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By Trevorw24 on November 10, 2012
Format: MP3 Music
This album is masterful. It's the best in this realm that I've heard since "Replica" by OPN. I'll be enjoying this one for a while. Stott's work has only improved over time, and will only.
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Format: Audio CD Verified Purchase
Andy stott has changed the face of micro techno, glitch and dark sounds.burial scratches at the gates of hell,andy stott takes you in one side and out the other. I cant say enough about the micro techno coming out of england ! Also check outthe triangle label. For the more advanced listener all .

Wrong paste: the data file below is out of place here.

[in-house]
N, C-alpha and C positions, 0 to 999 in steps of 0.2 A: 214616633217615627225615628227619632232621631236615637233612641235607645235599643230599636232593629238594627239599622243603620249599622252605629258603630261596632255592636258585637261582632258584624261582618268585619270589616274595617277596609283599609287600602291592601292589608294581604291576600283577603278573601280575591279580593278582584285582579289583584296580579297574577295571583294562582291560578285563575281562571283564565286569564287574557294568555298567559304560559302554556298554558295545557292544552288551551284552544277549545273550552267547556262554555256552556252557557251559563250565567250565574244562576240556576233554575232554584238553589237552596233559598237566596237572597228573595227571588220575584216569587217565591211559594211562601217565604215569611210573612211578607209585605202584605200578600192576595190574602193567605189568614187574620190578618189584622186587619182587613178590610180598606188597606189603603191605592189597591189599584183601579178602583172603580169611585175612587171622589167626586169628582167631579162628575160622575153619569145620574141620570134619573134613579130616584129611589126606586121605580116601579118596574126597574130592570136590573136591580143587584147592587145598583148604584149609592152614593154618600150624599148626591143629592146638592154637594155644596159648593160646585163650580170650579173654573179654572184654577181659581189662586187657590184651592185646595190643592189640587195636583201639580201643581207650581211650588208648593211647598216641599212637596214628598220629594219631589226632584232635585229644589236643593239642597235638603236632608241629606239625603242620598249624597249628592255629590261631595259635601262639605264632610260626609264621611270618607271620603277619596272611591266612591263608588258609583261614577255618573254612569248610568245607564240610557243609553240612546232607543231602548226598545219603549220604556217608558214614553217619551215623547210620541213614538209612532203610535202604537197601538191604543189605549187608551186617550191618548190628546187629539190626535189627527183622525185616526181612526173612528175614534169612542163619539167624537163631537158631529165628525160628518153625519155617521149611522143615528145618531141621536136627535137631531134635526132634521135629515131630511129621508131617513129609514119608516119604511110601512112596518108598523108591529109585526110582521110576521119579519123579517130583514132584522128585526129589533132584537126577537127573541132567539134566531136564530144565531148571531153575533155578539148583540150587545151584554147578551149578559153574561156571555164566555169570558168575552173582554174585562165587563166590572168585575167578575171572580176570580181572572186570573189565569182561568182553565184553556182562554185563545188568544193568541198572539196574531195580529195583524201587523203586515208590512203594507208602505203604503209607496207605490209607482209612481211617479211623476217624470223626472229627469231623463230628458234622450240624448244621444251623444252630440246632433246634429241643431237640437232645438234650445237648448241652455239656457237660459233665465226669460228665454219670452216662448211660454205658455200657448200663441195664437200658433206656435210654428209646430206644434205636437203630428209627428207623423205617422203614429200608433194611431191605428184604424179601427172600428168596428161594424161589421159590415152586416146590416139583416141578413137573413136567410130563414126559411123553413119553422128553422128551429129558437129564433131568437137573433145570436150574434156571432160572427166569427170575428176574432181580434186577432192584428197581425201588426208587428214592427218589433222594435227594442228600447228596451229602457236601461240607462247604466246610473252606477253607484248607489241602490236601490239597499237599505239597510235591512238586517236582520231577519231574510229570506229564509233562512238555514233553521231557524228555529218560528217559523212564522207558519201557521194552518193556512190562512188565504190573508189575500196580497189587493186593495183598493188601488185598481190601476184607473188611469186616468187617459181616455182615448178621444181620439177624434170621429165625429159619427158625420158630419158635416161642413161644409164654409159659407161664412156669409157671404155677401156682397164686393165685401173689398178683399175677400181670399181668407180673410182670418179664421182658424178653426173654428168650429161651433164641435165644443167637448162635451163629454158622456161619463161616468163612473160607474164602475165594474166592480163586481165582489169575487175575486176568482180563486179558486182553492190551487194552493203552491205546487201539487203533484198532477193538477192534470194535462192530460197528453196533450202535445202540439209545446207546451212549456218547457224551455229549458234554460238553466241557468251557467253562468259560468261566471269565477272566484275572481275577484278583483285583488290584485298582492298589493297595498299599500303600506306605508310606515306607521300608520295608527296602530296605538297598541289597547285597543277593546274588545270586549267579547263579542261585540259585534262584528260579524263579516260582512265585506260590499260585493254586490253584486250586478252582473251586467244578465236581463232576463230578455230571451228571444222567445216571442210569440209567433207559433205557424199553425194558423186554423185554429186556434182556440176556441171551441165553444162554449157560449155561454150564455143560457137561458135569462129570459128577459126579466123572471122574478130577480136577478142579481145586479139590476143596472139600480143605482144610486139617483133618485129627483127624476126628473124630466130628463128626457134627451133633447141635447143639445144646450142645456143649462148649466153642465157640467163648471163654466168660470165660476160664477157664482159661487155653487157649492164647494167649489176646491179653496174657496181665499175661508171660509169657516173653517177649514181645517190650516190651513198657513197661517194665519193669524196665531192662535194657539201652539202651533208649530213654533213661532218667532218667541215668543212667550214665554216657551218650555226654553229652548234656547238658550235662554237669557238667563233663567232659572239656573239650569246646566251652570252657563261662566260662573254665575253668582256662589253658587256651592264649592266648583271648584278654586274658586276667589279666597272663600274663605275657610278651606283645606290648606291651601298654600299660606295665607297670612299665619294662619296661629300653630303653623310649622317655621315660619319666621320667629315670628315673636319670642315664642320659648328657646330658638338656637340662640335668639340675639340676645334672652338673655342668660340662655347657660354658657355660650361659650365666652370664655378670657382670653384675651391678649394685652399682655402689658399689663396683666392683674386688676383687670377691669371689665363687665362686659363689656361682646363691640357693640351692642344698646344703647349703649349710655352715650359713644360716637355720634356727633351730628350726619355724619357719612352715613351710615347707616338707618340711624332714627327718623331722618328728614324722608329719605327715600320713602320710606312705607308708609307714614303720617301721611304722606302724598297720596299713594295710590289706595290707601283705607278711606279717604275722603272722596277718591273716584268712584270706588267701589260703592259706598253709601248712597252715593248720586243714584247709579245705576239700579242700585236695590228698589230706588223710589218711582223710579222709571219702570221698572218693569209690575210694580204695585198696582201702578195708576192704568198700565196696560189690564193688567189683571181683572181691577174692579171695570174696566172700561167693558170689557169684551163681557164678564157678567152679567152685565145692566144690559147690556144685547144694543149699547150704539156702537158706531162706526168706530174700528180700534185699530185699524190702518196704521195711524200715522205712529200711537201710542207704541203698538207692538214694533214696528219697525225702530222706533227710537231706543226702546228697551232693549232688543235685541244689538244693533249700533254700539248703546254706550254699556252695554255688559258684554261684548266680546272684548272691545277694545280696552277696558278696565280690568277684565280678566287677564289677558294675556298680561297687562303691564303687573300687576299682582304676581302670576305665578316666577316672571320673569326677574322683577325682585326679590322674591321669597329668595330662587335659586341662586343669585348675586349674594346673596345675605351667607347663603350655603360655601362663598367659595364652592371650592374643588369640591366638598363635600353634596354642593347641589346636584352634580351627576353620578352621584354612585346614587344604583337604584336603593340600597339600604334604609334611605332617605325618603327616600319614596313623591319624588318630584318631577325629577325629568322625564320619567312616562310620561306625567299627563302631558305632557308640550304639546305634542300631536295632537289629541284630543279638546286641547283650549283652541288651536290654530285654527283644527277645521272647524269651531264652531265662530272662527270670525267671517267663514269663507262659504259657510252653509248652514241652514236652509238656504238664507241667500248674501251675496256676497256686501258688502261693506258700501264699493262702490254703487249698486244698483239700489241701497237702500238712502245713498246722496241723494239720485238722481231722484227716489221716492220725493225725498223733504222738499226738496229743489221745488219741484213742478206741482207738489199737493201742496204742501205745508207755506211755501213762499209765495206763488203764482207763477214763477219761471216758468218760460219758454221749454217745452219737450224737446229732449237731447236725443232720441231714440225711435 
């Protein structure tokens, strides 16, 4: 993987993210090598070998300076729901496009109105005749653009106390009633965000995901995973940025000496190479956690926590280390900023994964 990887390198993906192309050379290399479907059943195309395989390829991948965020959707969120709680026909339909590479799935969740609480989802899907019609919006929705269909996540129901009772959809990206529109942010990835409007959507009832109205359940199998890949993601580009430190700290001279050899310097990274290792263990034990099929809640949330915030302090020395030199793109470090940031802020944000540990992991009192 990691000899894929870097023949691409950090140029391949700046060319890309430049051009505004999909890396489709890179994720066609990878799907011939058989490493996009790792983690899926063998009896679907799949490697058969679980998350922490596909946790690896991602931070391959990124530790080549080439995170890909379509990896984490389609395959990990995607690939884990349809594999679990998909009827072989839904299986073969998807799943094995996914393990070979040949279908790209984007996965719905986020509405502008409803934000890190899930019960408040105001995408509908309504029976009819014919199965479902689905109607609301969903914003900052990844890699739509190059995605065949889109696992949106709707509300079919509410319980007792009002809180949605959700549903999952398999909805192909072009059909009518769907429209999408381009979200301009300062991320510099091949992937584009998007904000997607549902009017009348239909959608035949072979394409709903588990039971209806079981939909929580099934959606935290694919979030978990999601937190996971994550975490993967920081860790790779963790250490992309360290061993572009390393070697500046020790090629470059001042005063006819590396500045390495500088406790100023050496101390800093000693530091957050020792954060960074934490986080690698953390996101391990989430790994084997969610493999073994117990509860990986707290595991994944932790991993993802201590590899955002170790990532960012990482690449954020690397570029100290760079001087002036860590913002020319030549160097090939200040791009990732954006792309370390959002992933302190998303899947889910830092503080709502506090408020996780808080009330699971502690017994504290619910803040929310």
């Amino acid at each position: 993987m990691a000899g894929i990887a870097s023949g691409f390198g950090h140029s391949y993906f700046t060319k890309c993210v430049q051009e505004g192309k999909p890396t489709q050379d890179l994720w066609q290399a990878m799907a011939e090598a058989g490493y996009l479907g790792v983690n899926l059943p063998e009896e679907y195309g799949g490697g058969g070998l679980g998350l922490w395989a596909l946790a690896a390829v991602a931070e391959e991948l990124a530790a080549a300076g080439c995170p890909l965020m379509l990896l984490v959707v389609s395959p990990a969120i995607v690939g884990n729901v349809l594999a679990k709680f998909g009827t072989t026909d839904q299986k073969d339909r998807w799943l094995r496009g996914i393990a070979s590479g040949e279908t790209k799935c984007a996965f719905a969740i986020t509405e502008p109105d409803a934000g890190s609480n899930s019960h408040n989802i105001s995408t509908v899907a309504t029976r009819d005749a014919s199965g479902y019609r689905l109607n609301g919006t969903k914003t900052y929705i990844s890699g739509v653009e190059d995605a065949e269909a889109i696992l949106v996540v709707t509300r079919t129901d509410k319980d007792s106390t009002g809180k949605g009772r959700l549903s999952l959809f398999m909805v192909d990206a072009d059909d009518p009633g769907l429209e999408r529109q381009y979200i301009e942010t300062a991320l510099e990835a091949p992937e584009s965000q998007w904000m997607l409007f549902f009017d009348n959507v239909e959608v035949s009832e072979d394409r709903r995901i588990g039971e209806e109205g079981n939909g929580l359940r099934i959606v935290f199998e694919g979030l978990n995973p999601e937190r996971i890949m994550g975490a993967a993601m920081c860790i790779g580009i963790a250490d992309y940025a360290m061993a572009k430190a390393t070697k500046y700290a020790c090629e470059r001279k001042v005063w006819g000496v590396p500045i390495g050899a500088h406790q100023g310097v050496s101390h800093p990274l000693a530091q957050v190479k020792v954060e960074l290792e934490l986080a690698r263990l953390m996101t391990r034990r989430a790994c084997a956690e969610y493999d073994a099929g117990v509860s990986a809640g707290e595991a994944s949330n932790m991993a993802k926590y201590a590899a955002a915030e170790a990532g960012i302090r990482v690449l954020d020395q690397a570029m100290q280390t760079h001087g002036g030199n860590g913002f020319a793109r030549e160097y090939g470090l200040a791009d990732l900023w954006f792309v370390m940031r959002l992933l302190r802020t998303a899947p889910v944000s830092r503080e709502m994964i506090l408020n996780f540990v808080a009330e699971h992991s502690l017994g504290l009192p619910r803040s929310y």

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Format: MP3 Music Verified Purchase
I hesitate to cast such a pall over the golden child of the dub techno world of 2012, but I did not find this album as compelling as was suggested. To clarify, I am not a frequent dub techno listener, but after reading this was the "headphone album of the year", I picked this up when it dropped to $6, high hopes included. My electronic impulses typically lead me to the likes of Burial, Shlohmo, Nosaj Thing, Clams Casino, and the Tri Angle Records roster. This album was not as melodic or welcoming as the likes of them, but it may be for you. Stream it where you can, as the bookends (especially single "Numb") are friendlier than the middle passage.
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Format: Audio CD